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home / insurance / in the media

Sacramento Bee
Jan 14, 1999

by Jon Matthews

Legislation Would Aid Uninsured Drivers

Saying she knows first-hand about trying to survive in Los Angeles without a car, state Sen. Martha Escutia unveiled legislation Wednesday to create a low-cost, no-frills auto insurance policy with a premium of $ 300 per year.

Escutia, a Montebello Democrat, said too many otherwise law-abiding Californians are forced to drive to and from their jobs without legally required coverage because they can't afford existing premiums.

"We cannot make poor people criminals for driving to work because they do not have the resources to maintain auto insurance," Escutia said.

But insurance industry officials immediately questioned the plan, saying the $300 rate would have to be subsidized by other drivers because it wouldn't cover costs in at least some areas of the state.

"Attempts to lower the cost of auto insurance and to reduce the uninsured motorist population in California are worthwhile goals. . . . However, the latest proposal is an attempt to impose subsidies on all drivers as a method of financing a low-cost policy to certain designated individuals," said Barry Carmody, president of the Association of California Insurance Companies.

Escutia's announcement and the reaction were among the opening salvos in what is expected to be a long policy debate in the Capitol this year. State Insurance Commissioner Chuck Quackenbush already has said he will propose a different plan for low-cost auto insurance coverage, according to a spokesman. Complicating the debate is the fact that a law requiring motorists to carry insurance will expire at the end of this year unless renewed by lawmakers.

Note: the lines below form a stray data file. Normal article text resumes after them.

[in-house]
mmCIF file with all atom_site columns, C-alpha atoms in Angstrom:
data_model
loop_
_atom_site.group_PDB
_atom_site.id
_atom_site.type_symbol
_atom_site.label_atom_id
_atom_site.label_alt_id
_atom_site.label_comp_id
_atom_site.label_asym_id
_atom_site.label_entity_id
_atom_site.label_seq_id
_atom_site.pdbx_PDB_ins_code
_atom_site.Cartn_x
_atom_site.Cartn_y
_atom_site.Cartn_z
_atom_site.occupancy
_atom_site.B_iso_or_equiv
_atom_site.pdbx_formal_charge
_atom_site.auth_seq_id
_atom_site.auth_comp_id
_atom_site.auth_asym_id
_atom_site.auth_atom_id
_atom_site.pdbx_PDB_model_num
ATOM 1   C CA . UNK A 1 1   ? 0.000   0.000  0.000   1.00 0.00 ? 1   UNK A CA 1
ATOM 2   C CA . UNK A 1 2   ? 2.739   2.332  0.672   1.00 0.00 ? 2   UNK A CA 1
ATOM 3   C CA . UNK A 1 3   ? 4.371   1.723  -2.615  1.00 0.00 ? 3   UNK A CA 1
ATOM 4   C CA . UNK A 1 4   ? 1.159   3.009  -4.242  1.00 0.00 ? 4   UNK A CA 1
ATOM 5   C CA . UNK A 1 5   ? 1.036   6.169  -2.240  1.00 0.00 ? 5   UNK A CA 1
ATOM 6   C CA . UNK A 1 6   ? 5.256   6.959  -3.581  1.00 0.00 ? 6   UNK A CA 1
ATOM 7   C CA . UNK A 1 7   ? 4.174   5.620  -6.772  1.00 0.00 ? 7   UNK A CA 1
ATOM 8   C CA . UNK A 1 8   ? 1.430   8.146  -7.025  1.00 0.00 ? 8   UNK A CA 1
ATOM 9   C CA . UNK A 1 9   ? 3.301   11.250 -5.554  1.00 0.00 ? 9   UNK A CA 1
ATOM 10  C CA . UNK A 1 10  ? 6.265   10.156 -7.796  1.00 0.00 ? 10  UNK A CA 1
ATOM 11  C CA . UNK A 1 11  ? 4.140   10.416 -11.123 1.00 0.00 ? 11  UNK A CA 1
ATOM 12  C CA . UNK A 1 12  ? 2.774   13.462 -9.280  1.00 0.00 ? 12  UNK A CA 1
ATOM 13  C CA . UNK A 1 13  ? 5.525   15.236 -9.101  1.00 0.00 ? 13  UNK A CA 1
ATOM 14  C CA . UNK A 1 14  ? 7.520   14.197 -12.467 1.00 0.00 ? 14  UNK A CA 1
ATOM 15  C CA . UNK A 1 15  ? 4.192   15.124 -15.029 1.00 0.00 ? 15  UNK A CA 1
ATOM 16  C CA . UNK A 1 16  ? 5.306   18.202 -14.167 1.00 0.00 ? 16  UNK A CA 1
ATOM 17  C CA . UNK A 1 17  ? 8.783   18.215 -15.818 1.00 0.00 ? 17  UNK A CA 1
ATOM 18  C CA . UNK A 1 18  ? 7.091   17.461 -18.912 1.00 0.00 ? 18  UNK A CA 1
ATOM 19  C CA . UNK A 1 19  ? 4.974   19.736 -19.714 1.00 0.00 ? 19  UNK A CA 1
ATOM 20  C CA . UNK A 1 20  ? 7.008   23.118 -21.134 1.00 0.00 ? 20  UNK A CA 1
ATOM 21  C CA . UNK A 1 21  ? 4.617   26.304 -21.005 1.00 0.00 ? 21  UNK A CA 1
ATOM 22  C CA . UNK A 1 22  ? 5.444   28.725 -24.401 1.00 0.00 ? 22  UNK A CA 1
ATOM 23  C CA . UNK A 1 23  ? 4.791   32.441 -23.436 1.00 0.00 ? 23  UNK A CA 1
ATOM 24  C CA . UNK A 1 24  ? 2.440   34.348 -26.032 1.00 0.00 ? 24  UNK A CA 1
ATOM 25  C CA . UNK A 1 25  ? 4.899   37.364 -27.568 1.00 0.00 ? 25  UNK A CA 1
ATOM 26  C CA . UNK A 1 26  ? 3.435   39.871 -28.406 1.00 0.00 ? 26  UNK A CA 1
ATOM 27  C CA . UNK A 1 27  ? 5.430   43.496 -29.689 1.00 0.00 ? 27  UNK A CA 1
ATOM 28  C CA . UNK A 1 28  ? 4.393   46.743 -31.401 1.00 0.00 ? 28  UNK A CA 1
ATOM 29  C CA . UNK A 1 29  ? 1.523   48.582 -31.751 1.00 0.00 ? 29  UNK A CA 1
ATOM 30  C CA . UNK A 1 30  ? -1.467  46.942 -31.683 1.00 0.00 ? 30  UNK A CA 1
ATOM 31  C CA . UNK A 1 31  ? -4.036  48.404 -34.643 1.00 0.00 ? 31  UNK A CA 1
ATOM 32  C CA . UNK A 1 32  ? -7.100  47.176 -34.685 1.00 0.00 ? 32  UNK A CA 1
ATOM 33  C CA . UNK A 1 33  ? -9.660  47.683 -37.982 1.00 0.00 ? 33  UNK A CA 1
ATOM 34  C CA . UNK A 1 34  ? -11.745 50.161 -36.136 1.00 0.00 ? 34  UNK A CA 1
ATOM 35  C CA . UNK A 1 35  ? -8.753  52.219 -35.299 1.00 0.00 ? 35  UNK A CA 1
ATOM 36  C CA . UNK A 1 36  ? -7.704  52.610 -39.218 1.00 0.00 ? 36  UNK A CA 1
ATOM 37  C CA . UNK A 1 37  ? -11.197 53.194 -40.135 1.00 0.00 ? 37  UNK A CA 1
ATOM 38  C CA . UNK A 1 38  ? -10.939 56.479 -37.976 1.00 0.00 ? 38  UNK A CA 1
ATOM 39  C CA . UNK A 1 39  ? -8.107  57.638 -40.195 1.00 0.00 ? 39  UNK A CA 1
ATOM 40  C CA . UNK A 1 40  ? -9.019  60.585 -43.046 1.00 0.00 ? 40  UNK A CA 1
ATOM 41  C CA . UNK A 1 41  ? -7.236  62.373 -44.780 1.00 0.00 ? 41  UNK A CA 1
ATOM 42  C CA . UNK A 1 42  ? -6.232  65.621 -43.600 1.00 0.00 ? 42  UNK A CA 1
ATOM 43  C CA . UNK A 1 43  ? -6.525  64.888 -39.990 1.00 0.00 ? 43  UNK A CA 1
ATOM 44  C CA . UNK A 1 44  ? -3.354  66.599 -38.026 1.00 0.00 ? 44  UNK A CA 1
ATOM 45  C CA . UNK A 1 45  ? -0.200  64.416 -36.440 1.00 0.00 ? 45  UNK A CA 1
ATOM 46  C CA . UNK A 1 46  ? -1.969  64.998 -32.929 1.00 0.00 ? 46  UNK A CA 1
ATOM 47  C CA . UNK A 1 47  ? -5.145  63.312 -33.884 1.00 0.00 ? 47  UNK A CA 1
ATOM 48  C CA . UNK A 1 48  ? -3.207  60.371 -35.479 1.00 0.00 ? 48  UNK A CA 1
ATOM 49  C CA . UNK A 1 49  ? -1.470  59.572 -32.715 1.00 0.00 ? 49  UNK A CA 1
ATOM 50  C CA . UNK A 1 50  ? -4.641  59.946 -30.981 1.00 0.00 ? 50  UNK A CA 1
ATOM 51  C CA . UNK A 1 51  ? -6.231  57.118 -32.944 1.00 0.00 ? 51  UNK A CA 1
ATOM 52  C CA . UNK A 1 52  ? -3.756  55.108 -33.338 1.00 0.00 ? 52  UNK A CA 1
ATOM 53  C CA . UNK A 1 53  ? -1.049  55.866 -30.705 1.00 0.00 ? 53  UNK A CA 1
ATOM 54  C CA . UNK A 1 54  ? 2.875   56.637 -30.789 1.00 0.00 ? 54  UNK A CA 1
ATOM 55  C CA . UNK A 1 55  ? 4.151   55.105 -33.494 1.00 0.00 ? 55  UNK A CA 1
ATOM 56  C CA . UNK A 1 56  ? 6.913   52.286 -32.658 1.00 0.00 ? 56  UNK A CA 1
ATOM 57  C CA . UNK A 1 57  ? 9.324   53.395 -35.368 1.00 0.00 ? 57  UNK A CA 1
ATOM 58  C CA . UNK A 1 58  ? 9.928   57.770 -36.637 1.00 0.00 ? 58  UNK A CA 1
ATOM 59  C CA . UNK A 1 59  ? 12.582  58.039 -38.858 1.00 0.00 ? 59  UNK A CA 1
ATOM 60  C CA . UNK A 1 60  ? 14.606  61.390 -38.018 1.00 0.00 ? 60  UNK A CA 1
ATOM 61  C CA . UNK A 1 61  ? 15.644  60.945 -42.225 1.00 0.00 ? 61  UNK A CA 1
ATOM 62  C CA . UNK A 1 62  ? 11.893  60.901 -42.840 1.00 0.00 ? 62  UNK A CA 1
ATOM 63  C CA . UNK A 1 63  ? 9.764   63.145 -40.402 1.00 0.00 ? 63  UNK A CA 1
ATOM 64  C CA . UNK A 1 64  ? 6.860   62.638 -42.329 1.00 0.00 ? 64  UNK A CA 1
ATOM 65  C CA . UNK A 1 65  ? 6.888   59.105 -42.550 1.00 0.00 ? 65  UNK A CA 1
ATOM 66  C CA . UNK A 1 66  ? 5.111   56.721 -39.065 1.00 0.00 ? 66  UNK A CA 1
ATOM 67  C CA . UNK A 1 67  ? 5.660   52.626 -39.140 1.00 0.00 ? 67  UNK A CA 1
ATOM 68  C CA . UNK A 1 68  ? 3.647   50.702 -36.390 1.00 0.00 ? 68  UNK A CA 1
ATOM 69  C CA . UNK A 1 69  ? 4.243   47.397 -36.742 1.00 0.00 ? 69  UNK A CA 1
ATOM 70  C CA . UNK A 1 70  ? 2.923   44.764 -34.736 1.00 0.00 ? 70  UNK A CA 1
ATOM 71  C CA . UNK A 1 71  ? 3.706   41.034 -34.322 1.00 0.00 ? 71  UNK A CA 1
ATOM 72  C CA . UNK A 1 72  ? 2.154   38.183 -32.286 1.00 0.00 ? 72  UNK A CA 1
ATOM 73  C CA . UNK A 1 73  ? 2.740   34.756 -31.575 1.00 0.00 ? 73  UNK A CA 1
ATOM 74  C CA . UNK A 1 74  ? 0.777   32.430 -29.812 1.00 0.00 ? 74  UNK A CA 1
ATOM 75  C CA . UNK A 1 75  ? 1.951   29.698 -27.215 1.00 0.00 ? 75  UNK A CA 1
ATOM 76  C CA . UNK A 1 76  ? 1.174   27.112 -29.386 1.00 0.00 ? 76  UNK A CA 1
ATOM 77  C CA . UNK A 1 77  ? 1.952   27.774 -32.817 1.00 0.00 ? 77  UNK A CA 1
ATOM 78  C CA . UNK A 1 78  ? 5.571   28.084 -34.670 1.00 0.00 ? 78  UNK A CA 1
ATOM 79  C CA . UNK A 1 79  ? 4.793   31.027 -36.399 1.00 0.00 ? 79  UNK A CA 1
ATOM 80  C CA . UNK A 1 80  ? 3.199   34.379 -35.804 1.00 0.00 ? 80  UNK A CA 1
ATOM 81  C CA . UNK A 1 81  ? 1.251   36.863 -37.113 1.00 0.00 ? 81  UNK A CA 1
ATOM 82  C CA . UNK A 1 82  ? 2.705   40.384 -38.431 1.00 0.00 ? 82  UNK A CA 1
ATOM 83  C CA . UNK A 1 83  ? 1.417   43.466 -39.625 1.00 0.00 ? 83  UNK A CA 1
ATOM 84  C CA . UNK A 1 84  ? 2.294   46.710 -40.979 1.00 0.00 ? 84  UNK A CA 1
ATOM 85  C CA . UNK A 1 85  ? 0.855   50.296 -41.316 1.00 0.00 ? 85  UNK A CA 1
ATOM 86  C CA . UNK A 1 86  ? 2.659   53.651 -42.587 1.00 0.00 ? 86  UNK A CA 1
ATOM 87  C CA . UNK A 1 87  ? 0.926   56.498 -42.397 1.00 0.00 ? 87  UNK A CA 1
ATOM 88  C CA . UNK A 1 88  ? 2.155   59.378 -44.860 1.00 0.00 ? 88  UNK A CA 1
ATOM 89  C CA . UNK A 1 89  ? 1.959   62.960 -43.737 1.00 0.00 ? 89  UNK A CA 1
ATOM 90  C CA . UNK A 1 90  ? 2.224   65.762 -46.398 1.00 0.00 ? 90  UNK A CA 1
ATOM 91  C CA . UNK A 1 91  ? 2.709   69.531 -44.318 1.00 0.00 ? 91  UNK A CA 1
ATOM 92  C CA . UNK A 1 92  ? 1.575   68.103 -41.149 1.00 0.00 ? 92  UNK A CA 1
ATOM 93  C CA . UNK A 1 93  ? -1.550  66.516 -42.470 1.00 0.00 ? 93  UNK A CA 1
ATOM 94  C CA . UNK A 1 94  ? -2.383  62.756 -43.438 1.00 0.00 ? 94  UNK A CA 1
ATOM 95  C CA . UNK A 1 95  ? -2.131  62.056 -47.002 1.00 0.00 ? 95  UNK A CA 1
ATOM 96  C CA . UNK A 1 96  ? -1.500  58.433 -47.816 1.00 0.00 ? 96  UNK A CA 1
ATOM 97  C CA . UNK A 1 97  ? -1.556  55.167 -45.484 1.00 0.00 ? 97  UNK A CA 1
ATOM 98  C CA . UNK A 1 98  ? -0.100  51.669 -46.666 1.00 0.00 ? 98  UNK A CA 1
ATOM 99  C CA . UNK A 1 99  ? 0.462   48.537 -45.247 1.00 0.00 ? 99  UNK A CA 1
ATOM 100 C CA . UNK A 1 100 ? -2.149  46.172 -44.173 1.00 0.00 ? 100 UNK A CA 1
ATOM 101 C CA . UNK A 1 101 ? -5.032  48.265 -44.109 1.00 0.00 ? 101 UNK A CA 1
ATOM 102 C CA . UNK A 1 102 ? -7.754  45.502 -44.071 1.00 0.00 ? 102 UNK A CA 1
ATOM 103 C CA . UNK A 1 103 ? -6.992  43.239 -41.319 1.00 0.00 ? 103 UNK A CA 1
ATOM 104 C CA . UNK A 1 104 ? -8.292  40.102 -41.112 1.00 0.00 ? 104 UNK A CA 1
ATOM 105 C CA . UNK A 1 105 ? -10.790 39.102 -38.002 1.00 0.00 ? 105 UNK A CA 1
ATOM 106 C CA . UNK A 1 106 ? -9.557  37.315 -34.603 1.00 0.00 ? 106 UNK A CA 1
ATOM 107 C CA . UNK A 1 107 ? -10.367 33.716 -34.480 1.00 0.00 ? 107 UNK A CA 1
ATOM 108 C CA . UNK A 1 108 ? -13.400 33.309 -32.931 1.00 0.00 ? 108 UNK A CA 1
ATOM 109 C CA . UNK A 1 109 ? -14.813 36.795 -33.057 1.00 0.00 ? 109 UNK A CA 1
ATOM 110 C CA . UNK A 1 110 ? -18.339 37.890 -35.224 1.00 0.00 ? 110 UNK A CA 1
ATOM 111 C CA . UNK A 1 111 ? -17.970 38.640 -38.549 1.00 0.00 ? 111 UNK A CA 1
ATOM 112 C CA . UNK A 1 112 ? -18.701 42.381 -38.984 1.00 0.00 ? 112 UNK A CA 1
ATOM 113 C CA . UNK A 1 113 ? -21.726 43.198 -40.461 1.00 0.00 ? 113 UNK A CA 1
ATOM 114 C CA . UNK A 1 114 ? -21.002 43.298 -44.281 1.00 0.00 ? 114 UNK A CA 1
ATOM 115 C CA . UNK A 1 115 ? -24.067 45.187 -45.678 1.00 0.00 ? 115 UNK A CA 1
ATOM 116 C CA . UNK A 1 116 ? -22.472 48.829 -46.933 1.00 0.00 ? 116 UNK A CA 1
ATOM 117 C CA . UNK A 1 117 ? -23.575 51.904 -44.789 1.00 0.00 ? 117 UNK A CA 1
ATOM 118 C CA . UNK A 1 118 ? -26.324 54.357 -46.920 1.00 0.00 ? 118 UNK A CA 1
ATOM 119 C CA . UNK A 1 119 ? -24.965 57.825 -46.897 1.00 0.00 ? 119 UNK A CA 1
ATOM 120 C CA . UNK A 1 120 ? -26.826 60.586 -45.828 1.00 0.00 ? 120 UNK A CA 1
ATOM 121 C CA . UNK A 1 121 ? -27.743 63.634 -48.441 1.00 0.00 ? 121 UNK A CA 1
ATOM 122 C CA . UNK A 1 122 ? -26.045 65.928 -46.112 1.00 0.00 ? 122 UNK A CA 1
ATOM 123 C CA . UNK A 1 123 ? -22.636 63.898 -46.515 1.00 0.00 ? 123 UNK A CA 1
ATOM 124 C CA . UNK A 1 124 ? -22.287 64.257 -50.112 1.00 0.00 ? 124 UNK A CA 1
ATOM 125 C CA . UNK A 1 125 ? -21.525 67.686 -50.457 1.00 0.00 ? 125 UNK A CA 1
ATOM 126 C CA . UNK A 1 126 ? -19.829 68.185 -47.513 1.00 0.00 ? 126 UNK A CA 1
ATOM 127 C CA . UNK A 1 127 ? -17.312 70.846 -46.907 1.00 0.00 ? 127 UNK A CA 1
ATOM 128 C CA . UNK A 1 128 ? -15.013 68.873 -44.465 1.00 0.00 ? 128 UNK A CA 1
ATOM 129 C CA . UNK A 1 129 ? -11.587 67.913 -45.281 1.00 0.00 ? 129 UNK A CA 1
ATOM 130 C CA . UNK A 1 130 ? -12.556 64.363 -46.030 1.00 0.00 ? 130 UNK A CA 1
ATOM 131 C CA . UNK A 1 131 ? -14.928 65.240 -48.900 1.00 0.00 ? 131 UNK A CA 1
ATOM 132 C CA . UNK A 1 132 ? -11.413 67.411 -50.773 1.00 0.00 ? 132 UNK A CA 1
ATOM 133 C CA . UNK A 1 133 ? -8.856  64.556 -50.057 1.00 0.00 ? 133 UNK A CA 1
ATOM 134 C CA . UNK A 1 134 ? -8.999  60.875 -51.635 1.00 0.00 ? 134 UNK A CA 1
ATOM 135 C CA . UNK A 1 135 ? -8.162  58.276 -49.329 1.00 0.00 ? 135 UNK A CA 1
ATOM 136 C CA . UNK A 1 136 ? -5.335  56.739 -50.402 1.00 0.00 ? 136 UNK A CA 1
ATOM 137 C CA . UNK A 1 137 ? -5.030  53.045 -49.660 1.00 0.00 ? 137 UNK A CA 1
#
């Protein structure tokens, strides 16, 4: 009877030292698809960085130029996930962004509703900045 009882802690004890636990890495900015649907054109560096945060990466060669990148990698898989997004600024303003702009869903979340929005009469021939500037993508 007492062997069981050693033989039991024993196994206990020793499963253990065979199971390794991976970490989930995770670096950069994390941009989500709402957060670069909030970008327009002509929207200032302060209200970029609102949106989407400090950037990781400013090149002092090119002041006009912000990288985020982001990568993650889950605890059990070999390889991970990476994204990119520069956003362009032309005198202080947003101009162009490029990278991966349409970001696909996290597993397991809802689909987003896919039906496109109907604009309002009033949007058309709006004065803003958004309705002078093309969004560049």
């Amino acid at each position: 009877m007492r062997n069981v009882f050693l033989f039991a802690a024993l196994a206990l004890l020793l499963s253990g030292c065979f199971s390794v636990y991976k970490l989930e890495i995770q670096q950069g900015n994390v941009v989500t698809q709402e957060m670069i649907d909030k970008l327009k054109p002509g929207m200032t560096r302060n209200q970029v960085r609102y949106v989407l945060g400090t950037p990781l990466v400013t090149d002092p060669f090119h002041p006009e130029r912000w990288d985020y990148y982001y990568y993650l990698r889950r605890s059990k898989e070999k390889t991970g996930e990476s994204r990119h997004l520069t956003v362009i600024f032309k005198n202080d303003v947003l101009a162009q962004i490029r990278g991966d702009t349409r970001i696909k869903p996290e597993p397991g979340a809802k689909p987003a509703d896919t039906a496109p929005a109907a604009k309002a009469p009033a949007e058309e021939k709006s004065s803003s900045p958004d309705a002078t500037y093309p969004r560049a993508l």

Escutia said that when she attended high school and college in the Los Angeles area, she couldn't afford auto insurance and ended up riding six different buses each day. Joining Escutia at a Capitol news conference was Nancy Hernandez, a mother of three from Los Angeles, who said she is forced to cut corners in shopping for her kids because of the $ 565 she must pay each year for basic auto insurance.

"It is very hard for me to pay for auto insurance and buy clothing for the kids, food and necessities like shampoo," she said.

The legislation, SB 171, is sponsored by the Santa Monica-based Foundation for Taxpayer and Consumer Rights. Backers said the new policy would be available to motorists with good driving records and whose annual household income is at or below 1 1/2 times the official poverty level, or about $ 20,000 for a family of three.

The policy, which insurance companies would be required to sell, would only provide liability coverage of up to $ 10,000 per individual, $ 20,000 per accident and $ 3,000 for property damage. Such limits would require a lowering of current state minimum coverage requirements for those joining the program.

Escutia said that while she had mentioned the bill in passing to representatives of Gov. Gray Davis, she had not yet received any commitment from the Democratic governor to support it.

Backers of the bill said that between 1.5 million and 2.5 million motorists drive without insurance, and that they hope at least 1 million of them would initially qualify for the program.

But Dan Dunmoyer, president of the Personal Insurance Federation of California, said bare-bones policies in some rural areas of California already can be purchased for under $ 200.

"Inside of Los Angeles, this (the Escutia bill) would have a substantial benefit. The question is, who would pick up the cost?" he said.

Backers of the bill, however, said that while the plan would not provide a profit for the insurance companies, it would cover costs and could eventually lead to widespread premium reductions as fewer uninsured motorists took to the road.


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